Nora Ephron – who's got hits such as "Sleepless in Seattle" and "You've Got Mail" on her resumé — rarely goes astray. But her upcoming take on the TV show "Bewitched" sounds odd, to say the least.
Fans of the 1960s show, which starred the late Elizabeth Montgomery as sexy housewife and witch Samantha Stephens, may be a little confused when they learn of the premise for the big-screen version.
Instead of simply making a funny comedy, Ephron and her sister Delia have written a new take on the story. Their "Bewitched" is about a bunch of Hollywood actors who are making a movie of "Bewitched."
In other words, each of the film's actors — Nicole Kidman (Samantha), Will Ferrell (Darrin), Shirley MacLaine (Endora), Michael Caine (Maurice), Steve Carell (Uncle Arthur) — will also be playing another character as well, a "real-life" actor who's playing the parts of the TV characters.
Most of the casting seems exactly right. But Carell is a strange choice for Uncle Arthur, memorably played by Paul Lynde in the series. As much as Carell is a total joy to watch in "Anchorman," he seems too young, among other things, to play Nicole Kidman's uncle. Uncle Arthur is more Charles Nelson Reilly, if you know what I mean.
It's possible that this will all work once it's on screen, but you do wonder sometimes why movie studios go to such great lengths to make simple things difficult.
Right now, Adam McKay, Ferrell's writing partner, is giving the Ephron sisters' script a "polish" to make it more Ferrellesque. I did get to ask him recently about rumors — and high hopes — that halfway through the movie, the actor playing Darrin would change without explanation, but it's not going to happen.
In the run of the series, Dick York was replaced by Dick Sargent for health reasons. It would have been very hip to see Jim Carrey start out as Darrin, and then have Ferrell end up as him, but it ain't going to happen.
Other actors signed for "Bewitched" are Joan Plowright as bumbling Aunt Clara, Amy Sedaris as nosy neighbor Gladys Kravitz and Jason Schwartzman as a character named Richie, who was not in the original series.
Still to be determined are actors to play the critical parts of Larry Tate, the smarmy advertising exec who is Darrin's boss, and Dr. Bombay, the eccentric physician from another dimension.
Of course, I'm assuming they are in the script. The real magic of "Bewitched" lay in its depiction of the vicious world of advertising and Madison Avenue —something that has not changed in 40 years.
It was billed as the "Musicology After-Party," and the tickets were $25 apiece. People who plunked down this amount and went to B.B. King's in Times Square on Tuesday night at midnight assumed that Prince was going to perform some kind of stripped-down show after his second night at Madison Square Garden.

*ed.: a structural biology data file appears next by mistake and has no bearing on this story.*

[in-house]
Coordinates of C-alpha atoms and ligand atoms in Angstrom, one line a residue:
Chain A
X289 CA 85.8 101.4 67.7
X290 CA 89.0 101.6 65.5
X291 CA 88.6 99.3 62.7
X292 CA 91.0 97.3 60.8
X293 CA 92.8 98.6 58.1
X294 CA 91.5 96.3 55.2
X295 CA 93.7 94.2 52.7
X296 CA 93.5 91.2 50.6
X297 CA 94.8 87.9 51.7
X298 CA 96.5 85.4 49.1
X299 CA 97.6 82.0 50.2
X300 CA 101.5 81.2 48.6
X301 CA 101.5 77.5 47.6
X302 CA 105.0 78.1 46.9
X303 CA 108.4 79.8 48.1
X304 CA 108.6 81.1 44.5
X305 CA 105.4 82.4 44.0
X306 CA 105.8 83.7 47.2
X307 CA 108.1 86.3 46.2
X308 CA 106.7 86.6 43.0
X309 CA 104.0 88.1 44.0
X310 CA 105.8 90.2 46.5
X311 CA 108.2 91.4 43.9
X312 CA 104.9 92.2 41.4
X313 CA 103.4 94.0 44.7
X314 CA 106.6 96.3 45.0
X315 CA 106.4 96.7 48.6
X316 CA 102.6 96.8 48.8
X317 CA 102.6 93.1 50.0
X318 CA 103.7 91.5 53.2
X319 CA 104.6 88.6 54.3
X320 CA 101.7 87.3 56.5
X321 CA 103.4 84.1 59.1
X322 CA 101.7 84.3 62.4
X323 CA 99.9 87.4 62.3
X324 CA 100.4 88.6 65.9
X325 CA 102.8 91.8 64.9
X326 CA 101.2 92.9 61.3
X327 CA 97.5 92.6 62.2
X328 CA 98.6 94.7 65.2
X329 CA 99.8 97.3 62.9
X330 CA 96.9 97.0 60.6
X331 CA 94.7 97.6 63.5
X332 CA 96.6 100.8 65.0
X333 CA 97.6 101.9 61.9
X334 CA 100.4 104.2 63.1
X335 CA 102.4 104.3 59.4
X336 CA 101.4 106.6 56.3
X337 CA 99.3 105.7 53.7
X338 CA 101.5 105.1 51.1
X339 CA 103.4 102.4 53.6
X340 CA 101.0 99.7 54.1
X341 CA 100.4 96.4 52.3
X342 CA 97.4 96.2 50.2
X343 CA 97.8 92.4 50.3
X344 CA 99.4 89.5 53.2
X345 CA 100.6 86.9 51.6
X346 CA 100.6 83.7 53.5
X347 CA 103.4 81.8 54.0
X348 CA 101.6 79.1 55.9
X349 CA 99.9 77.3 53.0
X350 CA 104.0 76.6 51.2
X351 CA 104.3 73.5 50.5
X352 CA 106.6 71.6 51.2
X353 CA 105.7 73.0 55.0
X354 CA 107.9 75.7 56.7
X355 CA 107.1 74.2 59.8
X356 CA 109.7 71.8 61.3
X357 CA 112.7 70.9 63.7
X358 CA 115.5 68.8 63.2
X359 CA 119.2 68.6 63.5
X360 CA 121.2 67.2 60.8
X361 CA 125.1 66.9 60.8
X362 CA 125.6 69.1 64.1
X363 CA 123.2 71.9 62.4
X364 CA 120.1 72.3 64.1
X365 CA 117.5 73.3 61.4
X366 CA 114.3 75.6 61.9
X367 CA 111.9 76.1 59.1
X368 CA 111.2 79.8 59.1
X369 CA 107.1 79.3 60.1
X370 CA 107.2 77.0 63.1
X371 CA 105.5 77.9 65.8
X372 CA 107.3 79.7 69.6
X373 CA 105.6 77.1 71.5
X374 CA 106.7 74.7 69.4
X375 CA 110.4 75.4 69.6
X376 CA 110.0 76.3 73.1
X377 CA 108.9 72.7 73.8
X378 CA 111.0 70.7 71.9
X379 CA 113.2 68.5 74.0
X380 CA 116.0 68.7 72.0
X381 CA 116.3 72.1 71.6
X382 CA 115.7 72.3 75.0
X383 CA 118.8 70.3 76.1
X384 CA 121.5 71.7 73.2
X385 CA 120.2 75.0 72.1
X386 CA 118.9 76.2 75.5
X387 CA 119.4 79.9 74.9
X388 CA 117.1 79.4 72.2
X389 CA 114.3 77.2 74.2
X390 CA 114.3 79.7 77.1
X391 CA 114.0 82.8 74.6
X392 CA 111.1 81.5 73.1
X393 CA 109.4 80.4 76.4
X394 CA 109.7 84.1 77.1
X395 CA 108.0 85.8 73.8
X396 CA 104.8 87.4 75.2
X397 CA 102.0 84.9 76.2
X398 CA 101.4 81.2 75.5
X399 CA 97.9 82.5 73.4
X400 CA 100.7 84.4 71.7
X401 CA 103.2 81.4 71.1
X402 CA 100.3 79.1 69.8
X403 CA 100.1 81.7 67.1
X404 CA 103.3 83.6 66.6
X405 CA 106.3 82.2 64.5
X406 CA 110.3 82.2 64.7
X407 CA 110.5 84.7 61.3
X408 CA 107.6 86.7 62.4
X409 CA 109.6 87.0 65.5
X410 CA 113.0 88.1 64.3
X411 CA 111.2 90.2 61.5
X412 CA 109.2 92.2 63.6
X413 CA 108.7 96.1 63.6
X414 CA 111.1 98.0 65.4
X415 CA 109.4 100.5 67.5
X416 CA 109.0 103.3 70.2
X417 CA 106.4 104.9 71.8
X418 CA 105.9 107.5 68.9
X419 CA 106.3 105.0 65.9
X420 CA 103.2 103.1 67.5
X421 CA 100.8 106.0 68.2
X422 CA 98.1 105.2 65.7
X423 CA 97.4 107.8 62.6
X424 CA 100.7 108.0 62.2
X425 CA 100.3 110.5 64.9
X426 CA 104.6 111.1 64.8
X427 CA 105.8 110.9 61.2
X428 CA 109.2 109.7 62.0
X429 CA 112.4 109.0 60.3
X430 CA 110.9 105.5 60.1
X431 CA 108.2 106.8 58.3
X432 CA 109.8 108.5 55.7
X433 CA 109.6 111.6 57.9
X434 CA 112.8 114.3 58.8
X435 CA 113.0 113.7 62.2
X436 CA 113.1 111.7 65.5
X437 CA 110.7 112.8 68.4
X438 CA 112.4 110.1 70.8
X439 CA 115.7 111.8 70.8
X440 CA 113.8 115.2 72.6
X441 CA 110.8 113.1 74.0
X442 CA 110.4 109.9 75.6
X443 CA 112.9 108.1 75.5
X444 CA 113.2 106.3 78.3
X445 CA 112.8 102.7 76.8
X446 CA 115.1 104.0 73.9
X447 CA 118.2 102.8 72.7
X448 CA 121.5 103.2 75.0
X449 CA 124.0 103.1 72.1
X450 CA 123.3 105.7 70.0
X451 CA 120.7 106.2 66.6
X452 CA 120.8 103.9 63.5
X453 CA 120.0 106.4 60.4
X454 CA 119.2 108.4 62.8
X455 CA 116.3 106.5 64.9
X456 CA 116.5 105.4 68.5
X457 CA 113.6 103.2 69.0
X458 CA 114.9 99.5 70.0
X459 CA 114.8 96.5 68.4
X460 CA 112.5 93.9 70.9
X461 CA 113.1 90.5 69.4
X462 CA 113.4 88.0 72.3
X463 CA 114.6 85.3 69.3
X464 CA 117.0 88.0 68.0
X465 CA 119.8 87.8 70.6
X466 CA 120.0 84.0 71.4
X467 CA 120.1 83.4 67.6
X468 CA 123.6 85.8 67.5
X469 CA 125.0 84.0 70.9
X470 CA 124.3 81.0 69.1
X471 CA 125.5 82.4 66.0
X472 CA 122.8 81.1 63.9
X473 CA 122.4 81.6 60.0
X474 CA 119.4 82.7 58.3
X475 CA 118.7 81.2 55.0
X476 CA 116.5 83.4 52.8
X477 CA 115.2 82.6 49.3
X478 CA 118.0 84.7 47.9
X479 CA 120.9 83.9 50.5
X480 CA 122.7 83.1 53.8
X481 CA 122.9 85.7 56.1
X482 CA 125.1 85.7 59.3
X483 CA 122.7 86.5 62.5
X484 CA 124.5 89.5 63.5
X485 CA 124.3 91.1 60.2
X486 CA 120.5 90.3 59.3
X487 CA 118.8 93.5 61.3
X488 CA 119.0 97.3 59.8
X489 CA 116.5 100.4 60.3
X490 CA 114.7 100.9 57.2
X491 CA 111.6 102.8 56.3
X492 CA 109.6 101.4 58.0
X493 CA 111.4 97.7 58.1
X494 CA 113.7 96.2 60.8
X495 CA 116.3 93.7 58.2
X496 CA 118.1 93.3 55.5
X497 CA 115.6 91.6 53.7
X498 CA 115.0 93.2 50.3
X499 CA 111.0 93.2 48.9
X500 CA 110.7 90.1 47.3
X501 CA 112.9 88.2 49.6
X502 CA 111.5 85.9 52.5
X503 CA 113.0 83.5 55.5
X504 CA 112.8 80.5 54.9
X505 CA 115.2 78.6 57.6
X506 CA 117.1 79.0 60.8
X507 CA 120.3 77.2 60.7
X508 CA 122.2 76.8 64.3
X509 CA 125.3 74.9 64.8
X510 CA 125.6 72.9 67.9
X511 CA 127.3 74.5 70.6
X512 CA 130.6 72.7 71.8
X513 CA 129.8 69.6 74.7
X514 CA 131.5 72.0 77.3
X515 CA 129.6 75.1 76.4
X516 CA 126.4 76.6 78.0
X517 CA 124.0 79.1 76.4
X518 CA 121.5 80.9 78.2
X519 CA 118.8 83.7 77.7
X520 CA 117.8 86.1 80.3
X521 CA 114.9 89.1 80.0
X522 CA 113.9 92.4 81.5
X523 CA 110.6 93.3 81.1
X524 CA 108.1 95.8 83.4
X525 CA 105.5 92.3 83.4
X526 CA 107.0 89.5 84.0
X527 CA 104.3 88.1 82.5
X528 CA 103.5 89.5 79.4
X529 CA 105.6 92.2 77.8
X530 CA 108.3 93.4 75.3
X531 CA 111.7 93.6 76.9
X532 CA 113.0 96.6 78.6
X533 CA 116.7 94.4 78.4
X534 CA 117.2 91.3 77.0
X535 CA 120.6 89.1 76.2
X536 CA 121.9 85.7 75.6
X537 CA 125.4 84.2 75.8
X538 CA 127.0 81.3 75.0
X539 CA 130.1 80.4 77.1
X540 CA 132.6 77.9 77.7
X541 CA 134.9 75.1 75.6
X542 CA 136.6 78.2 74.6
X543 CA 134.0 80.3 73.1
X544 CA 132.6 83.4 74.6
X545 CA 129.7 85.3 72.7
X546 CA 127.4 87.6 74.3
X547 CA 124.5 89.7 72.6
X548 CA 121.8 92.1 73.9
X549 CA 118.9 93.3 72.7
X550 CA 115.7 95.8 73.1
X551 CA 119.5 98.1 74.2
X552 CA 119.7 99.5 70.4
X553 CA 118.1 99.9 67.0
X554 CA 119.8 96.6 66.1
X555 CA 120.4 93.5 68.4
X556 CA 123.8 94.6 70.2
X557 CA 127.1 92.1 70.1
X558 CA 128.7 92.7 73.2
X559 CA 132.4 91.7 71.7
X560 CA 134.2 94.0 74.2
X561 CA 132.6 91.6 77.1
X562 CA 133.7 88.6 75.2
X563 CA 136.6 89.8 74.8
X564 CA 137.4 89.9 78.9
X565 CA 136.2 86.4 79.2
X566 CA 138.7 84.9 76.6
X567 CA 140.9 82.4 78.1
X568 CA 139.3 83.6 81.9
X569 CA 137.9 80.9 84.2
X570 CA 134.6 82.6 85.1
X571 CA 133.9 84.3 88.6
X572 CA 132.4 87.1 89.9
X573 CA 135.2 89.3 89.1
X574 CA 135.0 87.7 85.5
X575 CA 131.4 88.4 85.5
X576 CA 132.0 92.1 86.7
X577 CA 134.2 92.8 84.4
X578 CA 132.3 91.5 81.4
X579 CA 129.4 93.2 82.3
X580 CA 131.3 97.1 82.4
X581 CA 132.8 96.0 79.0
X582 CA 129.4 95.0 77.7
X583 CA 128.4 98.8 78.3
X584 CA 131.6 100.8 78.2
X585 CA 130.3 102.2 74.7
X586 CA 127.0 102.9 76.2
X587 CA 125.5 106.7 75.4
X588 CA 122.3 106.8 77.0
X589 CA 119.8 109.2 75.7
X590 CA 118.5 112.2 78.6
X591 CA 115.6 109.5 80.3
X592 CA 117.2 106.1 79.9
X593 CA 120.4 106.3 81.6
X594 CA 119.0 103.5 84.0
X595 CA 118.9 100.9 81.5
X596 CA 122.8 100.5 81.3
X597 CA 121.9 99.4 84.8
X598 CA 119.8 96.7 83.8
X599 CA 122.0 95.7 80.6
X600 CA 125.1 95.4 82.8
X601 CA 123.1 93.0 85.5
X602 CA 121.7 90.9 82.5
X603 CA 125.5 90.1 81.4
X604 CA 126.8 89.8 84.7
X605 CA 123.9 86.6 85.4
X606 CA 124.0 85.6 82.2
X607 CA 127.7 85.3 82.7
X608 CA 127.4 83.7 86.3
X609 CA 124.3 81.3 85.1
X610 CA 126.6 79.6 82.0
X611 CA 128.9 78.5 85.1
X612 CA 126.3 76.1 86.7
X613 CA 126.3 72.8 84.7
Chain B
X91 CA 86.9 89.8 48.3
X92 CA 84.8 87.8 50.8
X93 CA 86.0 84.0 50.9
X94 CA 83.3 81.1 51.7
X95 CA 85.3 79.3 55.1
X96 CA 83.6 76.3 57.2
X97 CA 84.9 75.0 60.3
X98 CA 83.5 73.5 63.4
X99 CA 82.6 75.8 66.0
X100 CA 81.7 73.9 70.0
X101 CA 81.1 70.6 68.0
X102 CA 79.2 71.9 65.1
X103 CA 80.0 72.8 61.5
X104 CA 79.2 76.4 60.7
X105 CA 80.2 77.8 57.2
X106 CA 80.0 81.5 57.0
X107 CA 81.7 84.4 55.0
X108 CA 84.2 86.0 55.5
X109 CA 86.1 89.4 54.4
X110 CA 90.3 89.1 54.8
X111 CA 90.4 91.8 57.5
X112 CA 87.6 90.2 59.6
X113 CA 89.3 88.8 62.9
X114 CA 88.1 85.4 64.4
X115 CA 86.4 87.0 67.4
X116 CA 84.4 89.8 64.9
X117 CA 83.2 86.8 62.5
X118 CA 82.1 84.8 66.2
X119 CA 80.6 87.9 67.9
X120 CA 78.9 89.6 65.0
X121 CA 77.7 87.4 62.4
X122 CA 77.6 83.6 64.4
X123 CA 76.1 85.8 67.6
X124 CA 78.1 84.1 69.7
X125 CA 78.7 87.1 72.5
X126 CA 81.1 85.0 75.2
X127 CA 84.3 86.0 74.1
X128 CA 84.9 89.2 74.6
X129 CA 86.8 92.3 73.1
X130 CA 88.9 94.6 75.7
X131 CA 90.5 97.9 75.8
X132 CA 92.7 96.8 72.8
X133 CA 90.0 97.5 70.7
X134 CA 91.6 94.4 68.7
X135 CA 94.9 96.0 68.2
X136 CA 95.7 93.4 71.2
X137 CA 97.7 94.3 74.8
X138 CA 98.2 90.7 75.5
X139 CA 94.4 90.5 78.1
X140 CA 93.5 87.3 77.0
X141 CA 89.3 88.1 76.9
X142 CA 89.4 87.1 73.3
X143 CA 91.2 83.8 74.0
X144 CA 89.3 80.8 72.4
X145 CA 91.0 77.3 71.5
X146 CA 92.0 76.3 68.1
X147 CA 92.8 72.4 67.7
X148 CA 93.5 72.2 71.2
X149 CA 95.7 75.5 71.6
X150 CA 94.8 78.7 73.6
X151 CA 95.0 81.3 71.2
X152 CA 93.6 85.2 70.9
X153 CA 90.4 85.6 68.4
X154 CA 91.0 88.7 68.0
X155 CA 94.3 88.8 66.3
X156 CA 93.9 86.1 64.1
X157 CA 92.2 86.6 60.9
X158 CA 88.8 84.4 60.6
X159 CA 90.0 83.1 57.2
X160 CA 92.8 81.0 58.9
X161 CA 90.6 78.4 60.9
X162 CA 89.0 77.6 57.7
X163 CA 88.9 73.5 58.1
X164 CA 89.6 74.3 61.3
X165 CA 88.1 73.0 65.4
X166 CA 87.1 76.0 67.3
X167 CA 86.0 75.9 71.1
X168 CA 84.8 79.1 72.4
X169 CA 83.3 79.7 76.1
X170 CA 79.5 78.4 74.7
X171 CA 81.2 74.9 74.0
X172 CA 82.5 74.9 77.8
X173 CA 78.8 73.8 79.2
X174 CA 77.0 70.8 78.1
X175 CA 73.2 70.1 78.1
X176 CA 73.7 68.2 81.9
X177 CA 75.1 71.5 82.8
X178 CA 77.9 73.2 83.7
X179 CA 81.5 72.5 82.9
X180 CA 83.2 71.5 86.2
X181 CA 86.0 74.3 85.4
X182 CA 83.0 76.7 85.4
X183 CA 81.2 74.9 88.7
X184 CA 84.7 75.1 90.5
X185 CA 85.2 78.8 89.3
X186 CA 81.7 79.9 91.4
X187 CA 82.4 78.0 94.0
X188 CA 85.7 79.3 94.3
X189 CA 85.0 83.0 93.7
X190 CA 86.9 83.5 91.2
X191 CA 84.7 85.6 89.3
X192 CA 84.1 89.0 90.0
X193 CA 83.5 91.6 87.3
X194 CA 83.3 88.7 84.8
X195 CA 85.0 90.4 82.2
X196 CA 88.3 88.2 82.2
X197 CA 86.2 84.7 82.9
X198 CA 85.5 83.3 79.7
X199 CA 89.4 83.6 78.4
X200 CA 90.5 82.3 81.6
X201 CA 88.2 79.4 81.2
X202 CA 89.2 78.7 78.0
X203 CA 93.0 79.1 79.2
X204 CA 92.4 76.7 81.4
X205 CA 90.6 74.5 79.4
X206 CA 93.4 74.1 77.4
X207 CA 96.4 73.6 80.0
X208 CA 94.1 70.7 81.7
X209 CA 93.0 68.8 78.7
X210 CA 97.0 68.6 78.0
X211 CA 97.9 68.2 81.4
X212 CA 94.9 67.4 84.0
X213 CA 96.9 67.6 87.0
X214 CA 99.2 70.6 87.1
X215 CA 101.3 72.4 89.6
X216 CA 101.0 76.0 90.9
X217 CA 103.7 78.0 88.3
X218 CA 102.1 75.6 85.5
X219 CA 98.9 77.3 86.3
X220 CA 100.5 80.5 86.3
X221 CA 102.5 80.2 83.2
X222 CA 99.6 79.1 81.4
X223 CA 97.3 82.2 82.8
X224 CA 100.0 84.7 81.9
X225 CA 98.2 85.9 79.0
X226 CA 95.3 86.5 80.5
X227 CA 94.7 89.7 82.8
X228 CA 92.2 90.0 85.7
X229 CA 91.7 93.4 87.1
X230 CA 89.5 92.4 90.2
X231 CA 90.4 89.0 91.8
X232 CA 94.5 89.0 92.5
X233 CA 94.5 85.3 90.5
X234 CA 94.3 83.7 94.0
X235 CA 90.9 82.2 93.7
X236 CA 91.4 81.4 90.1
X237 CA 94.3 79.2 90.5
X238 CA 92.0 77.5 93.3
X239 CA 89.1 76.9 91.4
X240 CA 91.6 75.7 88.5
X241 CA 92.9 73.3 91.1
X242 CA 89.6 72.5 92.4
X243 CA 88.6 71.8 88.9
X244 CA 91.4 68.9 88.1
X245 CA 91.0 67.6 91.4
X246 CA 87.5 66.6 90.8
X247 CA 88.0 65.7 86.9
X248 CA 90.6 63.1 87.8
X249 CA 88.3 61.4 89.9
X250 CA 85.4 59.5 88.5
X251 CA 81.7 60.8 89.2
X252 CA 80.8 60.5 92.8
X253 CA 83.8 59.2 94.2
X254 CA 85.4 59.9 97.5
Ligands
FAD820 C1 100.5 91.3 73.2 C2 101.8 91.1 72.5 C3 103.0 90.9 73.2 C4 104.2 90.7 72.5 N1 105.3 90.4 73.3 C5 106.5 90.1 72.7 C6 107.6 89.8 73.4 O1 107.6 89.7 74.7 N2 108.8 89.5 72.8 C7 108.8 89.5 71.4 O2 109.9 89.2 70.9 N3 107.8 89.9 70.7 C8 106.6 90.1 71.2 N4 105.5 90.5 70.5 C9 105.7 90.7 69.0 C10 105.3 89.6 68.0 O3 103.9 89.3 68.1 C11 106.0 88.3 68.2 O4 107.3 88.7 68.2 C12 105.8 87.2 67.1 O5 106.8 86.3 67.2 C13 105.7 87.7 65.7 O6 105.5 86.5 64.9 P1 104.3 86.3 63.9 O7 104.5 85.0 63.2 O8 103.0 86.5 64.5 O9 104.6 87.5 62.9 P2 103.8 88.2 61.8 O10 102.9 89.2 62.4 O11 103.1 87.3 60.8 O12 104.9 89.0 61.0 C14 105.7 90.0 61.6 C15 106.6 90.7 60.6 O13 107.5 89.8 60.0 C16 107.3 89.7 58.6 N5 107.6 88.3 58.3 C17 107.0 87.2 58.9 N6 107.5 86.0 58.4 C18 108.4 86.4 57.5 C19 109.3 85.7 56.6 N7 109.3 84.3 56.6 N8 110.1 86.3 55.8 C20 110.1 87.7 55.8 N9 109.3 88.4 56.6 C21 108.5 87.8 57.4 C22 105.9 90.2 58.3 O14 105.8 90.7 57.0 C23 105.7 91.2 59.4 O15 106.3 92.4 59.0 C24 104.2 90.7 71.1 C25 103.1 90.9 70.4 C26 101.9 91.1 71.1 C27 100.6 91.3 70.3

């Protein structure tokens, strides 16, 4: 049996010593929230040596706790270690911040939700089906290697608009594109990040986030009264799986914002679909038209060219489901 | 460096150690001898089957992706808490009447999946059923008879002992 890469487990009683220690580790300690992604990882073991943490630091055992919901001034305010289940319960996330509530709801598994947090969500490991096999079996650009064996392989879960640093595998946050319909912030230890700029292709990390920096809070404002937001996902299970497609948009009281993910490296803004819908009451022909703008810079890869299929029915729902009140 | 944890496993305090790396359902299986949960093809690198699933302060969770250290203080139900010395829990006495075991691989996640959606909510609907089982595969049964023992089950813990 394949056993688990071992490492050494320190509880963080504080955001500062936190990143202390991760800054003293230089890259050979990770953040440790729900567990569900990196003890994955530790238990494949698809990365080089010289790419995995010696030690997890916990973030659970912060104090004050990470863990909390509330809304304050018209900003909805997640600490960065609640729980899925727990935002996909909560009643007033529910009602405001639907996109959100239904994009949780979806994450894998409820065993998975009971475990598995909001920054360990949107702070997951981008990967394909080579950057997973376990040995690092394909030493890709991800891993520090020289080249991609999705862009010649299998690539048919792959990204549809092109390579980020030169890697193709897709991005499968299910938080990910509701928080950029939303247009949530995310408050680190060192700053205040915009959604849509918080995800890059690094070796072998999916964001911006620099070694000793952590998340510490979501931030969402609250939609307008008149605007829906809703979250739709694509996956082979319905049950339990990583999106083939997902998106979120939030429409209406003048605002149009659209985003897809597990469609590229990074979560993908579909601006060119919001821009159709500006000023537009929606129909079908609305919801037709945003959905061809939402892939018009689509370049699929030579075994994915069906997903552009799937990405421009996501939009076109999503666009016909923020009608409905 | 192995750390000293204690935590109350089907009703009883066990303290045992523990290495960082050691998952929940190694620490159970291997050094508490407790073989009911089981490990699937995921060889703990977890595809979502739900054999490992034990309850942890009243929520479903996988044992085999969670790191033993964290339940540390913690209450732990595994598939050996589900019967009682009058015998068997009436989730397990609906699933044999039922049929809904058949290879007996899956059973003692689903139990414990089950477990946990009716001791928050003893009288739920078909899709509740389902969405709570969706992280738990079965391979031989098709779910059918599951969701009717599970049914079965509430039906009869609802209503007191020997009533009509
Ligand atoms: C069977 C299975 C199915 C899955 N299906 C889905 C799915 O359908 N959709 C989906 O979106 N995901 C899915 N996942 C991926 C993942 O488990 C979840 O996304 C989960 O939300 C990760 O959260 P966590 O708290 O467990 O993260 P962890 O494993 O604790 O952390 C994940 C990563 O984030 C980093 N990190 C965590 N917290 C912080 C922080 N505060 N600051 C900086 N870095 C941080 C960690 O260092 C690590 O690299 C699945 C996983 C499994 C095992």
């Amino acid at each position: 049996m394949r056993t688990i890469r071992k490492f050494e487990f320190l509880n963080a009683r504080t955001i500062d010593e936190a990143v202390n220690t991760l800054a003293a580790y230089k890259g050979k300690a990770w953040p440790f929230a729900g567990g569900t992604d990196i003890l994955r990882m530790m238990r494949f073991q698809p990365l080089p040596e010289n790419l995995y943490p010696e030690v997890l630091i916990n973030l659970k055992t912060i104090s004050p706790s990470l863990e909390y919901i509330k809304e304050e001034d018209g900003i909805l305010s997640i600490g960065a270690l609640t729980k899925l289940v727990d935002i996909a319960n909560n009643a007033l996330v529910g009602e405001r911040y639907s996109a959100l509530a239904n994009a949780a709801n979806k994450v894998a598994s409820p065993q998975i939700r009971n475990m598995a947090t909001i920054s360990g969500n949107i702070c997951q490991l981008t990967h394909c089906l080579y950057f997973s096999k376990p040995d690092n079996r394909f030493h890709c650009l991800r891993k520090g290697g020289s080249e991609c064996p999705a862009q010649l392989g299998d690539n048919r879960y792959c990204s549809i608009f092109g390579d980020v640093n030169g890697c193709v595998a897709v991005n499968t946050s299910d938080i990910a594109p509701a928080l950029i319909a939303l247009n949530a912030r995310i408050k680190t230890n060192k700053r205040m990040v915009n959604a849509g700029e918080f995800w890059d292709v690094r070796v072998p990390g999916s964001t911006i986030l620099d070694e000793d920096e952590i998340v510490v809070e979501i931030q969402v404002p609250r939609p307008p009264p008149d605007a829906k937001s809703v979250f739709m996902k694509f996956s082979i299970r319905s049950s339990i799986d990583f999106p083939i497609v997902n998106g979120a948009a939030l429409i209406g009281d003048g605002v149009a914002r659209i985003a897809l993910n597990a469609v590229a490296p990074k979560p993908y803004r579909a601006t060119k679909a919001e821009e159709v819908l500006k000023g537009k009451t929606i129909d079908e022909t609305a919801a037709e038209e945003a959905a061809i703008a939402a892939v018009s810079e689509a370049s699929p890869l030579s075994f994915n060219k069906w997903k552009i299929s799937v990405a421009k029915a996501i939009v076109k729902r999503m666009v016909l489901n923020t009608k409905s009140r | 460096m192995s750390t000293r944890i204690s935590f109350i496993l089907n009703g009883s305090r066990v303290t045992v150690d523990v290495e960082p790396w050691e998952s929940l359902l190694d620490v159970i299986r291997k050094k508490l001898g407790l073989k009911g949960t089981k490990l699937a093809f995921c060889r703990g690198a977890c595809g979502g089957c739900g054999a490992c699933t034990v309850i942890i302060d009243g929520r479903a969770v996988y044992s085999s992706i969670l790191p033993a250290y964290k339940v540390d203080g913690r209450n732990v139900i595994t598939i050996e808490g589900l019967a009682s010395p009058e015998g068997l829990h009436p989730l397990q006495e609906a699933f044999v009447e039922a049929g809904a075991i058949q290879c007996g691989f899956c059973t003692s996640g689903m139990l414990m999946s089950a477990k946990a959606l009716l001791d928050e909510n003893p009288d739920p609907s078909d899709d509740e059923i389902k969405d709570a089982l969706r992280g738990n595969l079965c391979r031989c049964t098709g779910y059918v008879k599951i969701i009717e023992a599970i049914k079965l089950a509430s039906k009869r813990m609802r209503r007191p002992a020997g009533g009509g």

Well, you know what happens when you assume. As Felix once explained to Oscar on "The Odd Couple," you make an "ass" of "u" and "me."
Not only did Prince not play, but all there was on the stage was a deejay spinning tunes. The club filled up with patrons who'd paid for standing-room tickets to see, essentially, nothing.
These customers milled about in front of the stage waiting for something to happen. They may still be there.
Those who took the few tables that management left in place had to order at least a bottle of Champagne for around $125 plus a 20 percent gratuity. Few took the bait, but it wasn't a bad deal if you split the check among five people.
Things didn't look better for last night when Prince's assistant started asking questions during the Tuesday party.
"She wanted to know if the ticket price was more on Wednesday," said a source. "If it was more, he might play. But when she heard it was also $25, she said he probably wouldn't."
By 1 a.m. this morning, there was indeed no sign that Prince would change his mind despite the presence of Spike Lee, Lenny Kravitz and Chris Rock.
Meantime, B.B. King's — which is really Manhattan's best music venue for a show of this size — has been booked by the Republican Party for August 30 and 31. I'm told that ZZ Top has been signed to perform one night, and Dickey Betts, formerly of the Allman Brothers, on the other.
Despite being invited by director Robert Greenwald's office in Los Angeles, this reporter didn't make it into the "premiere" of "Outfoxed" at the New School the other night.
First I was told the event was overbooked, then watched several people admitted instead. I was told later by a spy there were lots of empty seats.
Did they not want someone from Fox in the auditorium? I don't know, but it was a poorly run, botched event.
Nevertheless, I did manage to get a DVD of the documentary, which has already been criticized by the Washington Post. I will let others debate the merits and faults of this film, which looks like it was made for two cents and has a confusing array of talking heads.
I did think it was funny that the final segments are underscored by the piano part of Derek and the Dominos' immortal song "Layla."
As some may know, that whole beautiful instrumental section was written and played by legendary session drummer Jim Gordon, currently serving a life sentence for murdering his own mother in cold blood with a hammer.
When Eric Clapton, who sang and co-wrote the song, re-recorded "Layla" for his "Unplugged" album many years later, he dropped the Gordon part from the song.
Presumably, Gordon will get a royalty from all DVDs of "Outfoxed" that are sold, although Clapton is the one who gets a "thank you" in the film's credits.